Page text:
Entering the Blogosphere


by Michael Shepherd, President & CEO

Well, I’ve done it. Finally. After years of hiding behind the shopworn “shoemaker’s kids…” excuse for not starting a blog, I’ve sucked it up and decided to man up. With this post, I am now officially become part of the blogosphere (I can hear the yawns from here).

To paraphrase the late, great journalist David Brinkley and the title of his last book, I have not bought into the notion that “everybody is entitled to my opinion.” I am much more interested in figuring out smart, creative ways of writing and sharing our clients’ opinions and perspectives, rather than my own.

It’s not that I don’t have much to say. Just ask my family, friends and the baristas at Starbucks.

As much as I value privacy – and these days, with the Internet “cookie monsters” tracking our every move online, who doesn’t? – CEO’s today can no longer operate under a cloak of anonymity. That includes me. It’s bad business and bad for business.

Corporate executives become conspicuous by their absence in the blogosphere, not just affecting their off-page SEO and “Google Juice,” but also raising unwanted and unspoken questions about everything from leadership to competency and, yes, even trust. So, why is it, Mr./Ms. CEO/Managing Partner/Board Chair that we haven’t heard from you about this very relevant and topical issue?

Waiting for talking points from corporate communications isn’t a proper response. Neither is ignoring the question. Today, you are expected to have a point-of-view on just about everything related to your field of expertise. It’s about transparency. Connecting. And sharing – openly, often and without the expectation of any quid pro quo.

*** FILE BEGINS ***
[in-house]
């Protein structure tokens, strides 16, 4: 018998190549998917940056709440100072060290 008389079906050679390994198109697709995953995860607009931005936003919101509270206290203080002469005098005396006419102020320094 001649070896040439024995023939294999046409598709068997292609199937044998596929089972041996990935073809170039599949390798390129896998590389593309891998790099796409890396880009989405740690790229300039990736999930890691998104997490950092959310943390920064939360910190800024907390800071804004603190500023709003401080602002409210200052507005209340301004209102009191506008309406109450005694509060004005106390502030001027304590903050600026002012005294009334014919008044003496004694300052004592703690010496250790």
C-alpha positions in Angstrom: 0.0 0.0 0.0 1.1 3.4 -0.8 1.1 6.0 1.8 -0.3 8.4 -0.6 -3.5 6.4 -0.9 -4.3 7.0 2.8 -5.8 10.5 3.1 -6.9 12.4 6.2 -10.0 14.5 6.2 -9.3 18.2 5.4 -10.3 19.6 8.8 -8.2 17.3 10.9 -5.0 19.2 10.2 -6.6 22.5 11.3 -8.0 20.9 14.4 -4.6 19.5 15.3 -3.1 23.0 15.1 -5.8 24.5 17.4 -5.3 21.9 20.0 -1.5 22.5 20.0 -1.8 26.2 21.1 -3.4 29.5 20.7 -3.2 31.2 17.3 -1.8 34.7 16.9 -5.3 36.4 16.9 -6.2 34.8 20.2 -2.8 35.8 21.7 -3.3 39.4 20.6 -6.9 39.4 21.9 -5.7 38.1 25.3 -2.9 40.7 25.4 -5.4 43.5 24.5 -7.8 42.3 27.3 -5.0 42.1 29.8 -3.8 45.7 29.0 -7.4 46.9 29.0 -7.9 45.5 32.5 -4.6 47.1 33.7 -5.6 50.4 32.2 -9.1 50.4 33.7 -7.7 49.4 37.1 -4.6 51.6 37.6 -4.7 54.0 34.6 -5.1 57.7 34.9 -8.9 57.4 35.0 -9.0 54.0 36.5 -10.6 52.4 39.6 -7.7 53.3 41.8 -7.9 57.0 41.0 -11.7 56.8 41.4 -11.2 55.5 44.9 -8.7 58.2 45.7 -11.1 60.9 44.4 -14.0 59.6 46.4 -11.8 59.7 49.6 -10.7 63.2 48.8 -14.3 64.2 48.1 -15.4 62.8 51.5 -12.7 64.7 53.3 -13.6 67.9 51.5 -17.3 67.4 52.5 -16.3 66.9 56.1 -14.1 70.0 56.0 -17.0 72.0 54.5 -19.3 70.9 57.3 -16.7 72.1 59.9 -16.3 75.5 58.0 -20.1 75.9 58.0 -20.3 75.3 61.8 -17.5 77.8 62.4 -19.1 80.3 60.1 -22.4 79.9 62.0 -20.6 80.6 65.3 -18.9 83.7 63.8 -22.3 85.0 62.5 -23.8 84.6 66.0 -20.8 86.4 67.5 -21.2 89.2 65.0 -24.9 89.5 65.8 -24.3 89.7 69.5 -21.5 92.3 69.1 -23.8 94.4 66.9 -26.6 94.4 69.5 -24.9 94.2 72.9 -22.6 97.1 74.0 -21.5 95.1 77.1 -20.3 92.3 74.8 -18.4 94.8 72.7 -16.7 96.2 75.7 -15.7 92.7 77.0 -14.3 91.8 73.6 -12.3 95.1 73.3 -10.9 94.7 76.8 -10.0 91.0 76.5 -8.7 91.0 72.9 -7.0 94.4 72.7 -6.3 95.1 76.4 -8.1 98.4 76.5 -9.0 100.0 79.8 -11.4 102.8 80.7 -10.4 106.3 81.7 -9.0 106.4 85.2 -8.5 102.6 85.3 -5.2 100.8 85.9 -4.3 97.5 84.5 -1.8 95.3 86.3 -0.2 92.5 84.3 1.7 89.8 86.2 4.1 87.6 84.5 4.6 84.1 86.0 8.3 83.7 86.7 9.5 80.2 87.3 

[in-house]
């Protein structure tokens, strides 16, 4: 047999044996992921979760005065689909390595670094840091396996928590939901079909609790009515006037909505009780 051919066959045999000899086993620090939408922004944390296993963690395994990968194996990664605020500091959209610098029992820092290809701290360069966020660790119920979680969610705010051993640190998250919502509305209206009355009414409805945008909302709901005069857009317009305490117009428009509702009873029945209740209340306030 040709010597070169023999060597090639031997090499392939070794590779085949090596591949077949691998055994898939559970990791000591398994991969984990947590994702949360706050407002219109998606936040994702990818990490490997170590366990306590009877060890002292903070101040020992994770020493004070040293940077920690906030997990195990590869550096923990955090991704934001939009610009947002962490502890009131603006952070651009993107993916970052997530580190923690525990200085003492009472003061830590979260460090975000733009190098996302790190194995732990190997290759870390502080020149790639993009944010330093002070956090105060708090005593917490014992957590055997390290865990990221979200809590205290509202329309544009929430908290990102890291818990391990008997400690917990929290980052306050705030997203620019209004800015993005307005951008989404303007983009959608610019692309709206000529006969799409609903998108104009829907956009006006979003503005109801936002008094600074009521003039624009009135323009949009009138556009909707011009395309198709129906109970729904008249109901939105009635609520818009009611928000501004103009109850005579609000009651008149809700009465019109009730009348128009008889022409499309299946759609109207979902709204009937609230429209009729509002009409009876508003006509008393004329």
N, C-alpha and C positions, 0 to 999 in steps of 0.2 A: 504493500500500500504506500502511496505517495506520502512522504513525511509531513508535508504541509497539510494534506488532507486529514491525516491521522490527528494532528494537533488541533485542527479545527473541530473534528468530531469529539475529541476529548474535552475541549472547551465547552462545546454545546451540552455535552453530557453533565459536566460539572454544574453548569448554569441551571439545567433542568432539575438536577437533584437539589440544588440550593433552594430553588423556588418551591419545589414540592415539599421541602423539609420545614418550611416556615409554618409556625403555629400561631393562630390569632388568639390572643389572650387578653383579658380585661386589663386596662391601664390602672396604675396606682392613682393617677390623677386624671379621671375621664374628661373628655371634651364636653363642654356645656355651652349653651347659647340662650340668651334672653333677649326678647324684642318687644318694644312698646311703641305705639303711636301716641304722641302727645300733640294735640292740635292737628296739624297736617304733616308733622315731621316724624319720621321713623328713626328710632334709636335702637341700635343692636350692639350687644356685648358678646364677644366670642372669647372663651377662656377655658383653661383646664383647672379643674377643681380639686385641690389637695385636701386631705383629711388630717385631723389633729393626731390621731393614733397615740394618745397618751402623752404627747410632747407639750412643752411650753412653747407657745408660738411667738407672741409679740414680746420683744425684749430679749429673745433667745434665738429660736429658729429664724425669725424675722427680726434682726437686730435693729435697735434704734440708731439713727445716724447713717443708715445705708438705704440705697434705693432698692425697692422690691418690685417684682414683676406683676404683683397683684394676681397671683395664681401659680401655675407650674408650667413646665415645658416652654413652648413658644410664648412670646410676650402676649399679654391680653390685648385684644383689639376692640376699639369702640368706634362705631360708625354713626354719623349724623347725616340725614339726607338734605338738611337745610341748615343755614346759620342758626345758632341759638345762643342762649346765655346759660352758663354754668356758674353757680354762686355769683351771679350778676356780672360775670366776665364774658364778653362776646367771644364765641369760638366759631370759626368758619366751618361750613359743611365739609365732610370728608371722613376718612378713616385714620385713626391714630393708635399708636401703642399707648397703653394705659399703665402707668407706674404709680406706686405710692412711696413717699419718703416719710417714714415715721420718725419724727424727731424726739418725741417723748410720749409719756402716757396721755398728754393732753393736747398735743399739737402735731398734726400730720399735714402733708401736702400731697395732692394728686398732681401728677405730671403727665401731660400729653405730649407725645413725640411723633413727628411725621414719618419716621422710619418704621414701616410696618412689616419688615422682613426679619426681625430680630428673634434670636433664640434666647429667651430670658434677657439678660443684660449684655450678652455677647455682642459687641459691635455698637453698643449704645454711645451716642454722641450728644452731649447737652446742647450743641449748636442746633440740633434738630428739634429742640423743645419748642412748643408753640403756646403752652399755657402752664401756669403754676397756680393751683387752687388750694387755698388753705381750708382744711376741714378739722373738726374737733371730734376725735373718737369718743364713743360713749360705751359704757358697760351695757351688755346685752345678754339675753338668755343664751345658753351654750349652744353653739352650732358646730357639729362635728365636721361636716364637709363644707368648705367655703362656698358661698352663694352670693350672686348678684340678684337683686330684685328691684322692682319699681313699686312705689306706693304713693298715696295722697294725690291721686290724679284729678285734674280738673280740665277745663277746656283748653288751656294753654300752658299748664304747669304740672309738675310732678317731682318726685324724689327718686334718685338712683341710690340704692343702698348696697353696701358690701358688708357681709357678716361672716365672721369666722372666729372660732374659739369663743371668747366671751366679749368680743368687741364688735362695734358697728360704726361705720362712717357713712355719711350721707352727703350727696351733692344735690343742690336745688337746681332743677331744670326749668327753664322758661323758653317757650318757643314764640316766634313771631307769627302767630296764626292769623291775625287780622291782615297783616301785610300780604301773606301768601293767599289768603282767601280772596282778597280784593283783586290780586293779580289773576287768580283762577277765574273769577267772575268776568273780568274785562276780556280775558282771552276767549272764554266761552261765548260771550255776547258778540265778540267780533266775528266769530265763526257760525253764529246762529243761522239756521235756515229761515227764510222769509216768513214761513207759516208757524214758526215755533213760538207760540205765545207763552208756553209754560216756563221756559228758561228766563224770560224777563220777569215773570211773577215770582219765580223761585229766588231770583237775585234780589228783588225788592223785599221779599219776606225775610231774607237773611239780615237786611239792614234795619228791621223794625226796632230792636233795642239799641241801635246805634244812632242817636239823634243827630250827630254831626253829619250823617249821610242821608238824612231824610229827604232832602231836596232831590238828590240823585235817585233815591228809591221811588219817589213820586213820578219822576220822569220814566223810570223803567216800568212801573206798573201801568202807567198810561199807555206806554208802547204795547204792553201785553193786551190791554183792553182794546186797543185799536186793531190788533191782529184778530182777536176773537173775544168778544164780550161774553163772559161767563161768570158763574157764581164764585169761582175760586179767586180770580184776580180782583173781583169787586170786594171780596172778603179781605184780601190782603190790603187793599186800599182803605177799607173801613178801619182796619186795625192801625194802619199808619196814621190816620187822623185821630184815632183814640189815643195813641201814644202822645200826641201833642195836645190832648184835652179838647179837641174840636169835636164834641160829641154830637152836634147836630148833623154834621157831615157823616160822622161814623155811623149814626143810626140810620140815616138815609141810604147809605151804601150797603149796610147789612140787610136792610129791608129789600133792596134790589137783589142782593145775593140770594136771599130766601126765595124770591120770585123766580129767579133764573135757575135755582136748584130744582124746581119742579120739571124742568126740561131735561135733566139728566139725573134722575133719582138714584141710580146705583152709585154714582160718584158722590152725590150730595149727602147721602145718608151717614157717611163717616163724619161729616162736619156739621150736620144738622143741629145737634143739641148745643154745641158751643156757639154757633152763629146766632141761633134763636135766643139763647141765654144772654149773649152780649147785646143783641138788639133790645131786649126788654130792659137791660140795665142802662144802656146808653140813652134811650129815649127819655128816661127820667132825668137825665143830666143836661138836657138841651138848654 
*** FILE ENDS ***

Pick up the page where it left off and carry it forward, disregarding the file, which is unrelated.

That means sharing with everybody. Including the competition.

Truth be told, there aren’t many secrets outside of some algorithms tucked always in the corporate vaults of Google, Microsoft, Apple and oh, yeah, maybe the original formula for Coca-Cola.

Those of us in the PR agency business world, for example, like to talk about differentiation, competitive advantage and a host of other amorphous, squishy and sometimes downright mealy-mouthed ways of distancing ourselves from the herd. While they might make us think we’re smart and hip, they often have the opposite effect. They relegate us to the scrap heap of firms that favor brand speak over good old-fashioned communication and expression of thought. It’s not genuine. You can smell it from a mile away.

Decision-makers in corporate America are smart and, thanks to technology, getting smarter every day. Many know exactly what they’re looking for and, thanks to those search engine spiders, they will find it. If you’re not publishing, however, rest assured it won’t be your content.

So, go ahead and keep that proprietary position paper to yourself. Restrict the use of that infographic to paper-based presentations or proposals that carry restrictive use language only your lawyer could love. Do you really believe that material isn’t going to find its way outside the company?

I didn’t think so.

But, it’s OK – even when you see it re-heated and regurgitated somewhere else. The remake is typically never as good as the original.

Michael Shepherd

Michael serves as Managing Partner of The Shepherd Group, a brand and communications firm with offices in Seattle and Newport Beach. A former journalist, he specializes in building narratives through discovery, design, and development of branded editorial and visual content.

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